He’s always been somewhat defiant, but few artists with the experience of Joe Jackson would release a new album three weeks into the calendar year, historically one of the slowest stretches of the retail season. But he does what he wants, whether anybody likes it or not.
While his previous release was something of “I’ve got enough songs for an album,” Fool keeps it truly simple: eight songs, four per side, recorded quickly after woodshedding them on a summer tour, recorded after the last stop (in Boise) of all places. It’s short enough to get one’s head around, but substantial. There is a recurring theme if you want one, but Fool is really just a collection of strong songs. There’s plenty of piano, plus the indispensable Graham Maby on bass. The guitarist and drummer, who have been touring with him for a few years, carry enough of the vibe of the original Joe Jackson Band while also handling the quieter stuff deftly. Even after making records for 40 years, he can be forgiven for repeating himself, but at least he has the good taste to revisit his better tunes and influences; listen for echoes of XTC, Steely Dan, and even the Beatles.
With an ominous rumble, “Big Black Cloud” balances doom-and-gloom lyrics with a plea for salvation in the choruses, over heavy piano and drums, with some power chords. “Fabulously Absolute” manages to combine punk, new wave, and catchy pop in the arrangement, with sarcastic verses and great transitions. Take a moment to listen to the high-speed syncopated guitar-and-bass combo in the break. “Dave” is a portrait of an average Joe (pun intended, we’ll explain shortly) with a “mind like a sieve” and a “head like a brick” who goes about his simple day, not caring much past his breakfast and pointless job. The chorus basically ponders whether, compared to those of us who wring our hands over the big issues and striving beyond our grasp, Dave may be better off. We also wonder whether the protagonist’s name is intentional, being that the auteur’s given name is actually David. Things travel to near-smooth jazz territory on “Strange Land”, but the piece, lyrics and music and all, rises above that simple label for a gorgeous meditation.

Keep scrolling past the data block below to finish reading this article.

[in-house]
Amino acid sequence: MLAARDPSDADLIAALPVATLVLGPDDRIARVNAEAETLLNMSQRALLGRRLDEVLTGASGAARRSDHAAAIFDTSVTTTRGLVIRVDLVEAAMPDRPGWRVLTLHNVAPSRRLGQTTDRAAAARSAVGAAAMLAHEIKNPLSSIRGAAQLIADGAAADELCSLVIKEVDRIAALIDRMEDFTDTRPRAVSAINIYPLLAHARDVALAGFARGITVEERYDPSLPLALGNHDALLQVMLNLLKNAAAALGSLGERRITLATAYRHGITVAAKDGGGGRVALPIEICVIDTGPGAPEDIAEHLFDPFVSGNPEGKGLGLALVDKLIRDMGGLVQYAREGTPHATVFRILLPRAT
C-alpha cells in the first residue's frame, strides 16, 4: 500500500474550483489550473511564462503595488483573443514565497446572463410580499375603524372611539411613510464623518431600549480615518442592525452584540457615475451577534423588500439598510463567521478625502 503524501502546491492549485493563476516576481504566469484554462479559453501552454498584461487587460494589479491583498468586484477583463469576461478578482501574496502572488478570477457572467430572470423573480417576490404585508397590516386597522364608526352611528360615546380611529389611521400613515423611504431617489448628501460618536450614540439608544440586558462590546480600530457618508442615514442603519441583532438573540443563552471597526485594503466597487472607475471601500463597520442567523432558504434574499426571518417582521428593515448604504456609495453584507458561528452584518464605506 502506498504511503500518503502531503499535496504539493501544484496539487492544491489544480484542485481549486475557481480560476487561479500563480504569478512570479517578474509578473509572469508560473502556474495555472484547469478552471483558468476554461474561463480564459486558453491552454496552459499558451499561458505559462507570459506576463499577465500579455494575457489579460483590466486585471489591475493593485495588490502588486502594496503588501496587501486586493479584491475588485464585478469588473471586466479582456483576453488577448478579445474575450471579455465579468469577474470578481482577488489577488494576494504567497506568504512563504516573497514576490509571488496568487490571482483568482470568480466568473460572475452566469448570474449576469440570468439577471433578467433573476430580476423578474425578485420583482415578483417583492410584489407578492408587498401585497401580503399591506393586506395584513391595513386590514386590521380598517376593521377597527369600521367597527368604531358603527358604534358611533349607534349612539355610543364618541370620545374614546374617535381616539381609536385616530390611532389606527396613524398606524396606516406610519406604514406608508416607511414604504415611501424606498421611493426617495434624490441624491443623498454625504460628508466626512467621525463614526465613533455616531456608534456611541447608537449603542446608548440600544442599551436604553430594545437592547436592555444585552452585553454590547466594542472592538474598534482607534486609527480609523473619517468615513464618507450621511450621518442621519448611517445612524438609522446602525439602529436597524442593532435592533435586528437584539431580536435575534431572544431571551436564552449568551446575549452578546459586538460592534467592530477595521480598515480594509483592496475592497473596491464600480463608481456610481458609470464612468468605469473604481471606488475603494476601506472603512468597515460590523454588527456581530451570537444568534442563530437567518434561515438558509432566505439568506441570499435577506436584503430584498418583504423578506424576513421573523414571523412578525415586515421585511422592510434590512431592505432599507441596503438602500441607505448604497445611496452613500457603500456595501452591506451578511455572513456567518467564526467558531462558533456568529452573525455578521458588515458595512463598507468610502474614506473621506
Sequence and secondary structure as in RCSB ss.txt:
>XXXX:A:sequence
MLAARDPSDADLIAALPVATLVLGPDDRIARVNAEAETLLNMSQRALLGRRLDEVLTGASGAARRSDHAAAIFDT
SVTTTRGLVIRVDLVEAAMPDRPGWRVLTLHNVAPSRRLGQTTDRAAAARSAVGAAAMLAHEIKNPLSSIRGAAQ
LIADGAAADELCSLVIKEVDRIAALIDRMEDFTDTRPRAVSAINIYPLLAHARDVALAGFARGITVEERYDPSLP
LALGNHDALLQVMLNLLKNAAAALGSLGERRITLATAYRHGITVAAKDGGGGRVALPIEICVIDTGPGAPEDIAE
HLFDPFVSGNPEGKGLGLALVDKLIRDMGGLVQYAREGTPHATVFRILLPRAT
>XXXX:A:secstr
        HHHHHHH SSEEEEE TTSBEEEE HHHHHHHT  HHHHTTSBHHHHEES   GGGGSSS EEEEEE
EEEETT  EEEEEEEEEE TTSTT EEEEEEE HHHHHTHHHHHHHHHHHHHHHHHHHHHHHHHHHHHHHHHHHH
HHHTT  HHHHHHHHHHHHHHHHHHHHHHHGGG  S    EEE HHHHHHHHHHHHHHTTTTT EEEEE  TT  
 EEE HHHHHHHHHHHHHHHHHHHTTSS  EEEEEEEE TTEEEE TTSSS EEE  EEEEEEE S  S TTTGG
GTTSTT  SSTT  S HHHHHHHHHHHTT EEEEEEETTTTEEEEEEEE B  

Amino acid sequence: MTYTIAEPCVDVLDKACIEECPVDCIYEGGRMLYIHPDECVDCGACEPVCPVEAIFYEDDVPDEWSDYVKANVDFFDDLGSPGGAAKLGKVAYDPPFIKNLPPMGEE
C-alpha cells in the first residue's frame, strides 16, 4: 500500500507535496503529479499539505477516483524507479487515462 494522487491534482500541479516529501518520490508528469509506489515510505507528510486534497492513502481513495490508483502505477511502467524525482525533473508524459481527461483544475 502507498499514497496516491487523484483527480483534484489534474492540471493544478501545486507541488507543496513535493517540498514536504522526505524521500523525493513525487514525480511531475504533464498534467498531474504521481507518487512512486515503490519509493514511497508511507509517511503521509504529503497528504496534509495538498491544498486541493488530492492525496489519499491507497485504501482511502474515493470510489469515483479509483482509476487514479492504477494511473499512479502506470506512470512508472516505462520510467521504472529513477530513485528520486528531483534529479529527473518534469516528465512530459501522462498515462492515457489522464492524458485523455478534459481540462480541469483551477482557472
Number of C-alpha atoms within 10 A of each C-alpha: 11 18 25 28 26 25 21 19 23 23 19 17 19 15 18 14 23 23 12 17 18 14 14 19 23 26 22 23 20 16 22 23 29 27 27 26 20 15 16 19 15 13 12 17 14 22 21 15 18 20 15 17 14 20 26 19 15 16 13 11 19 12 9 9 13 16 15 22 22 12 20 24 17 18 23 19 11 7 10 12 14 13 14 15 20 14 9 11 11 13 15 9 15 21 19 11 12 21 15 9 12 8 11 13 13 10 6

Things pick up for “Friend Better”, which revisits yet again his old favorite “The In Crowd” by Ramsey Lewis, backed by a drumbeat straight off of Blaze Of Glory. The title track is a hodgepodge of styles, with a faux-Mideastern motif, Shakespearean quotes, detours into samba, and shouted lyrics like its counterpart on side one. We’d like to read some further autobiography into “32 Kisses”, a pensive yet wistful look back at a relationship from a mature perspective, choosing to concentrating on the smaller, happier details. It’s a lowkey setup for “Alchemy”, the long closer that approaches lounge territory but still sounds just like him. And if you think about it, it describes what he does for a living.
There’s a lot that sounds familiar here, in the comfortable sense of the word. Fool is his best album since the excellent Rain, and a much more logical follow-up than that Duke Ellington experiment was. The sequence is wonderfully paced, and the sides really do mirror each other somewhat, reinforcing the comedy and tragedy theme in the artwork. Sometimes it’s best to keep it simple.

Joe Jackson Fool (2019)—4

Tuesday, January 22, 2019

Bruce Springsteen 25: Springsteen On Broadway

Still getting a lot of legs off his memoirs, Bruce undertook a theater residency on Broadway, which he called the first five-day-a-week job he ever had. The show consisted of about 16 songs, most preceded by an extended monologue, performed solo on acoustic guitar or piano, occasionally accompanied by wife Patti Scialfa. Given the proximity to his most fervent fan base, the show’s run was extended several times, and eventually ended up as a Netflix feature and accompanying soundtrack, both entitled Springsteen On Broadway.
Bruce has been telling stories about his childhood as long as he’s been filling theaters and arenas, but with a Broadway audience he’s allowed to stretch them out as long as he wants, with no band vamping behind him waiting for the downbeat. The crowd sits quietly while he talks, laughs at all the jokes, calls out answers to brief questions and saves their applause for the music itself and a tribute to Clarence Clemons. He does his best to take advantage of the intimate setting, telling his alternately self-deprecating and exaggeratedly boastful tales, peppered with four-letter words and his own chuckles.